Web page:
What is the nicest thing you own?
Can I flip it? The nicest thing I know rather than own, is knowing that my friends and my family are healthy around me. That for me, when I wake up in the morning, starts my day off on the right foot so well. There's nothing that I own that really makes me as happy as knowing that the people around me are all good.

What would be your last meal?
I would go for extra chicken korma with peshwari naan, and then if that hasn't already slammed me because I've gone for two naan and extra chicken on the thing, I might just bang home a cheesecake. Maybe two cheesecakes with ice cream, and I think we'd be good to go.

If you were a wrestler, what song would you come into the ring to?
I would come into Kanye West's "Touch the Sky". It just makes you feel hyped when you hear that tune.

What film or TV show makes you cry?
Ghost is a good one. Classic. Nothing wrong with that. That one will always get you some way.

What have you done in your career that you are most proud of?
It would have to be just after kind of having a number one album with Born To Do It. Being able to buy my mum a home and to allow her the opportunity to live the lifestyle that she's always wanted to live was amazing, having lived with her for 15 years in my council flat. To buy her a home with a garden made me so happy.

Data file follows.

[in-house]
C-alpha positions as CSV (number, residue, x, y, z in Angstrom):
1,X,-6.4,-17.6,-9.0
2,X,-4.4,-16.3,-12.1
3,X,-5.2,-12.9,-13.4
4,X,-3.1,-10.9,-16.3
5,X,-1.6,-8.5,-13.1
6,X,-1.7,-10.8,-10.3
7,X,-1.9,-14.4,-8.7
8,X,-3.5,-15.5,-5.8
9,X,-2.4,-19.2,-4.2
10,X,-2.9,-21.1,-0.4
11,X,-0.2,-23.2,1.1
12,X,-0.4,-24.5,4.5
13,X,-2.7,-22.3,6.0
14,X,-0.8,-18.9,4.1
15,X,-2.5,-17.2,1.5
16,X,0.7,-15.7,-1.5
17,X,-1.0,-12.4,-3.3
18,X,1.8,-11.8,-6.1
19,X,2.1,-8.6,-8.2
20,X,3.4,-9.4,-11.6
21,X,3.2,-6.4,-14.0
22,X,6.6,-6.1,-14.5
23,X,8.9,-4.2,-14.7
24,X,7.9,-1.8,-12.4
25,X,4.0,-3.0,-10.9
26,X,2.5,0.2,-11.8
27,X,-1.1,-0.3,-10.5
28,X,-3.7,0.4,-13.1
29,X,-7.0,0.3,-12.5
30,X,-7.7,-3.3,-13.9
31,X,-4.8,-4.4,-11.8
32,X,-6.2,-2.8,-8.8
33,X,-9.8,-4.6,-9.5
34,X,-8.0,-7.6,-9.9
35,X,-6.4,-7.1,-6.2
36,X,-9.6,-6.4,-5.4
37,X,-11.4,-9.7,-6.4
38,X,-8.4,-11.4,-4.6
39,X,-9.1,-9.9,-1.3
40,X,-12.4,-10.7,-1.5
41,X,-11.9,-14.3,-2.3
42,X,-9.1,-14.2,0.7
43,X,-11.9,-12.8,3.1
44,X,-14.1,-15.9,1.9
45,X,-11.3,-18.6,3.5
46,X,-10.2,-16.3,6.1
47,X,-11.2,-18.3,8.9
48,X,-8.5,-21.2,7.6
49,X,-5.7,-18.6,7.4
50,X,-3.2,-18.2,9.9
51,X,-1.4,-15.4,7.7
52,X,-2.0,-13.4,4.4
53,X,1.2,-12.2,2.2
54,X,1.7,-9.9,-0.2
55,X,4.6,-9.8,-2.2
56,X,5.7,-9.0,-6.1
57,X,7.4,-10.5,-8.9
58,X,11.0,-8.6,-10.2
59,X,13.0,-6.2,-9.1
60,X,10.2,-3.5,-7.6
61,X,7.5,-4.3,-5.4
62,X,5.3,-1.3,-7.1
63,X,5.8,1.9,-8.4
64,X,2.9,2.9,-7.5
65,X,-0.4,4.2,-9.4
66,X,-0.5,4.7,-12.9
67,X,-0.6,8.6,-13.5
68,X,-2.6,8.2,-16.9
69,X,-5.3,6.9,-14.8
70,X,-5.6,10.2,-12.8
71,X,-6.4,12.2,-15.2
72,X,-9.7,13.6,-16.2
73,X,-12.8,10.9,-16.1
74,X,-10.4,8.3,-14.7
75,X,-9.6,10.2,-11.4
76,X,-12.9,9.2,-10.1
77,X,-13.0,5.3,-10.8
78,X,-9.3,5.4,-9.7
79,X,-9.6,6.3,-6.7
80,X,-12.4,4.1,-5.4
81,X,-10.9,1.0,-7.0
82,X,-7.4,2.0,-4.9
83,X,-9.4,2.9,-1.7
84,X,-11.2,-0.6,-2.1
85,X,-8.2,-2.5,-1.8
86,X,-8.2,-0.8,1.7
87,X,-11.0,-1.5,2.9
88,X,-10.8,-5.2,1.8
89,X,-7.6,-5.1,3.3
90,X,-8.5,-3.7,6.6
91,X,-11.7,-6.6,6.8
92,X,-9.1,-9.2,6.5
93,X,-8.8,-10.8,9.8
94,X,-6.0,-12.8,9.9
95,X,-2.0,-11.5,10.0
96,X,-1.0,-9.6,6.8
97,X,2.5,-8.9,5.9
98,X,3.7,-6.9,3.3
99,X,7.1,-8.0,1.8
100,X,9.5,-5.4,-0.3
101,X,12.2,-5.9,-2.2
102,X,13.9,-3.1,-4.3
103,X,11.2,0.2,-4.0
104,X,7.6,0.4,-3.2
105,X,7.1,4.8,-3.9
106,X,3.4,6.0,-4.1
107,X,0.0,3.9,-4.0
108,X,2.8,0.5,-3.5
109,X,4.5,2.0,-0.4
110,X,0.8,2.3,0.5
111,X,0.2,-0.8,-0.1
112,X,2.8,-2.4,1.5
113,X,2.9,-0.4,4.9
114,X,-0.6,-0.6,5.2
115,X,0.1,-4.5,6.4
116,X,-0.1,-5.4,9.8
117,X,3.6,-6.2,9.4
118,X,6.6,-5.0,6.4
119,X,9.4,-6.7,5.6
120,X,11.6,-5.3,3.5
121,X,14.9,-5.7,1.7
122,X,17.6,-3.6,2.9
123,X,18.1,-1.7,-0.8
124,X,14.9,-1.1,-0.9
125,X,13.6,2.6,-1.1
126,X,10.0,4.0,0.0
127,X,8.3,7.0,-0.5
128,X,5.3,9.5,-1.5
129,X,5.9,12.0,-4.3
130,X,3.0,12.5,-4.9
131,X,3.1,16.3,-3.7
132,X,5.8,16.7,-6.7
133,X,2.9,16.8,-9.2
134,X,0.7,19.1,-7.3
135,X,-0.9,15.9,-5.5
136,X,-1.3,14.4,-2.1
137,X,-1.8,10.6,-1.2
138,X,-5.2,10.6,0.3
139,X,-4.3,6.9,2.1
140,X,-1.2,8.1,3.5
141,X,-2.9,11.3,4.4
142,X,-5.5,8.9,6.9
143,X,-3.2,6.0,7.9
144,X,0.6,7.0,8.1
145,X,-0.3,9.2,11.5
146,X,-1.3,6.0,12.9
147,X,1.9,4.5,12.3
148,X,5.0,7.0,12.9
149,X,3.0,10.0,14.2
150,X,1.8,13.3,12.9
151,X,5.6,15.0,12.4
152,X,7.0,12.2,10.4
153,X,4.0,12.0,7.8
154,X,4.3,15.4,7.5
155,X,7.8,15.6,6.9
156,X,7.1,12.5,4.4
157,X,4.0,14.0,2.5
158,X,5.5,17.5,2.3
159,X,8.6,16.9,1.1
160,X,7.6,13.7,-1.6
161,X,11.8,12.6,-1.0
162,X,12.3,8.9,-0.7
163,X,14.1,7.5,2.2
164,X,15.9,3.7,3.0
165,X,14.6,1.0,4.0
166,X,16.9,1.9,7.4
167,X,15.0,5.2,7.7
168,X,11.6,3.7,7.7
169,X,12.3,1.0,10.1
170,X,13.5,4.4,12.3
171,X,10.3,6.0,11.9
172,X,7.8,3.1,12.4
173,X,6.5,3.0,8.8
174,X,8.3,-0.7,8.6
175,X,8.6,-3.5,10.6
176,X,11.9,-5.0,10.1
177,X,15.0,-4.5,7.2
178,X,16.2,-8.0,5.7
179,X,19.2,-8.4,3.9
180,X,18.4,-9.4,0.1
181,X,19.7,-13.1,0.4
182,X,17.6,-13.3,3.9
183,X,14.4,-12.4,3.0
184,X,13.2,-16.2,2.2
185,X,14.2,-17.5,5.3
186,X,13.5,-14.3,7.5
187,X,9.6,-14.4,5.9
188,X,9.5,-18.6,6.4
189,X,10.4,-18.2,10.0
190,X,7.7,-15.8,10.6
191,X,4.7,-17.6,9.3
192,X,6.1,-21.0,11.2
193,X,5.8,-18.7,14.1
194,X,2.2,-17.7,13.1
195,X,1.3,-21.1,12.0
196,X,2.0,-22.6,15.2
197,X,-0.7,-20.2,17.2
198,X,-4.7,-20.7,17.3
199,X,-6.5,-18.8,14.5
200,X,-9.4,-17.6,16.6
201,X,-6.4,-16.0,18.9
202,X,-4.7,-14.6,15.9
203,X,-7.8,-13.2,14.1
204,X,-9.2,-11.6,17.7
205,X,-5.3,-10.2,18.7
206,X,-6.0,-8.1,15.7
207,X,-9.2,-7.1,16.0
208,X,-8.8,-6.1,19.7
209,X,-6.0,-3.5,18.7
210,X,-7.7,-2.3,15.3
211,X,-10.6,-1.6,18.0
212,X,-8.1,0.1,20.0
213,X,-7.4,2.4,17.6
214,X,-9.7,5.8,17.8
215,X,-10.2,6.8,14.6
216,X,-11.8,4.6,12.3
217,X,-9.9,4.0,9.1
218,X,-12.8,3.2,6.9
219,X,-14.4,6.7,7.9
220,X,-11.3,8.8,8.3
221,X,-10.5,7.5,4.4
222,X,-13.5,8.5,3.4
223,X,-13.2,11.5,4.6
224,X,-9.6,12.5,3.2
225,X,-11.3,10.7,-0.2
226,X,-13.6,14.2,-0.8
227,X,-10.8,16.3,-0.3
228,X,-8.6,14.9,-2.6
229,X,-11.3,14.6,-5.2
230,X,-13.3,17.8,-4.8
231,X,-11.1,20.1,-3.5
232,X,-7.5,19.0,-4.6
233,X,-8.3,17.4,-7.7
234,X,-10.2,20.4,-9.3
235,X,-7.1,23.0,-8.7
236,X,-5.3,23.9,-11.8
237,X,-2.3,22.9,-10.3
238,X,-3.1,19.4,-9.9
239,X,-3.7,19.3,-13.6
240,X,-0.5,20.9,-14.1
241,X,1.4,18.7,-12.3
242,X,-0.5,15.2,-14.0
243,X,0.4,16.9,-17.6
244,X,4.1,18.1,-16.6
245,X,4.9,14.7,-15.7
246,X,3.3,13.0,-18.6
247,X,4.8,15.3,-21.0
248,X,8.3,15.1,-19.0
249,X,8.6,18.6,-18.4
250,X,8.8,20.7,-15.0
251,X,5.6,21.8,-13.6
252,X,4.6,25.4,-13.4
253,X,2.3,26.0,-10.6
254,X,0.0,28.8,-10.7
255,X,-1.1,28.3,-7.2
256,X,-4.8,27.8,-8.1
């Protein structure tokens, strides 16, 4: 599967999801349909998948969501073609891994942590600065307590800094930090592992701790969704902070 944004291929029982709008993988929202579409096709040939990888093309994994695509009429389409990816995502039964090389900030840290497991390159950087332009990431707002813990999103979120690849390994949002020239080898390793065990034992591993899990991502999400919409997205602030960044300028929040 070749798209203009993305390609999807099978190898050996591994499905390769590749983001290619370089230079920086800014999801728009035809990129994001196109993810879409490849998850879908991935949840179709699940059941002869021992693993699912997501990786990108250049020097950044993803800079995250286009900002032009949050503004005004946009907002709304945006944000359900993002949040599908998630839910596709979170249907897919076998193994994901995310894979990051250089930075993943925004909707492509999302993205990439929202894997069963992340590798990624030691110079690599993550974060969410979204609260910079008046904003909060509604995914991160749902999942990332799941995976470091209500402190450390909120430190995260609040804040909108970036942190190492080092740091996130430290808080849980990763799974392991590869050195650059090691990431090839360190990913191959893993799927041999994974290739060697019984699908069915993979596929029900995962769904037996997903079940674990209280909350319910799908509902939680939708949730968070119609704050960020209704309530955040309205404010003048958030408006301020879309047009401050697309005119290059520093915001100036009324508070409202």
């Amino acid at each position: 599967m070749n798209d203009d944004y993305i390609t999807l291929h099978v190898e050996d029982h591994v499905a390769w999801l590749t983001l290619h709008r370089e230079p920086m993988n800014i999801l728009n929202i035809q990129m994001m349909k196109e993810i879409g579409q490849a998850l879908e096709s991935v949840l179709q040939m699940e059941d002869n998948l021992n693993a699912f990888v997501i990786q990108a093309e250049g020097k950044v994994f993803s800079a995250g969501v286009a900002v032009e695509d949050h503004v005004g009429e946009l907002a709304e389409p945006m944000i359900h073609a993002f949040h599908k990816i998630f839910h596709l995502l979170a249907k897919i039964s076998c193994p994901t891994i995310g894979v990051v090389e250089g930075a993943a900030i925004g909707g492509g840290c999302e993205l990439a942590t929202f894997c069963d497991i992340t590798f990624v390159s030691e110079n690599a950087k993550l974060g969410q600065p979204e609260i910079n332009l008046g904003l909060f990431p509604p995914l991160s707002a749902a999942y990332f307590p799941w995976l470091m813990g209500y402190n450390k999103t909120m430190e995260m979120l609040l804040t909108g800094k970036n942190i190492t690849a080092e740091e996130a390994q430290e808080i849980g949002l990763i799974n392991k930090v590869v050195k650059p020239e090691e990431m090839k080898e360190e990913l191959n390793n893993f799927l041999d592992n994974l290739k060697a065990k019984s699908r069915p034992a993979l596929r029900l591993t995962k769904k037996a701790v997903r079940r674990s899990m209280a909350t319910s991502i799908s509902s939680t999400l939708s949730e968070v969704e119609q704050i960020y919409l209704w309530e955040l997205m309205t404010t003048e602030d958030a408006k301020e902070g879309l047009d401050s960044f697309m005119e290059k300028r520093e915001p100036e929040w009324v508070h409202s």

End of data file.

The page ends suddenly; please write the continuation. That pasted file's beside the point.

What have you done in your life that you most regret?
I believe that everything that seems like it didn't work out the way it should've or was a failure, actually led me to be here speaking to you. It's crazy when you look back at what seemed like it wasn't going well and it actually ended up being really good for you.

What's the latest you've stayed up?
It's been a while since I've stayed up all the way around to 8 o'clock, 9 o'clock in the morning. I liked staying up when I was like going clubbing but mostly it was when I was in the studio and I used to think that it was okay to keep going all the way around until the sun has risen to finish a song. But in hindsight, you're so smashed and you don't know what's going on and you listen back to it in the cold light of day and you're like, "Why did I spend the whole night in here?" You learn.

What memory from school stands out to you stronger than any other?
I think it was my days of playing football. I was school goalkeeper. I loved those times. At the time I probably wouldn't have said this but now looking back, when are you ever going to be around that many people at the same time and have the kind of relationships that you used to have at school? It's just not the same in work or in your adult life. It's fun; those times when you got into the minivan with your boots ready to go play your football match against whoever.

Where did you go on your first friends holiday and what did you do?
I never got the opportunity to do a proper friends holiday for the simple fact that by the time I was like 17, I'd already started to move up to London and the next thing you know I was releasing "Fill Me In" and "Seven Days" and the album was released and I was doing like three nights at Wembley Arena, and it just went so fast. But that's one holiday in itself. You know what I mean?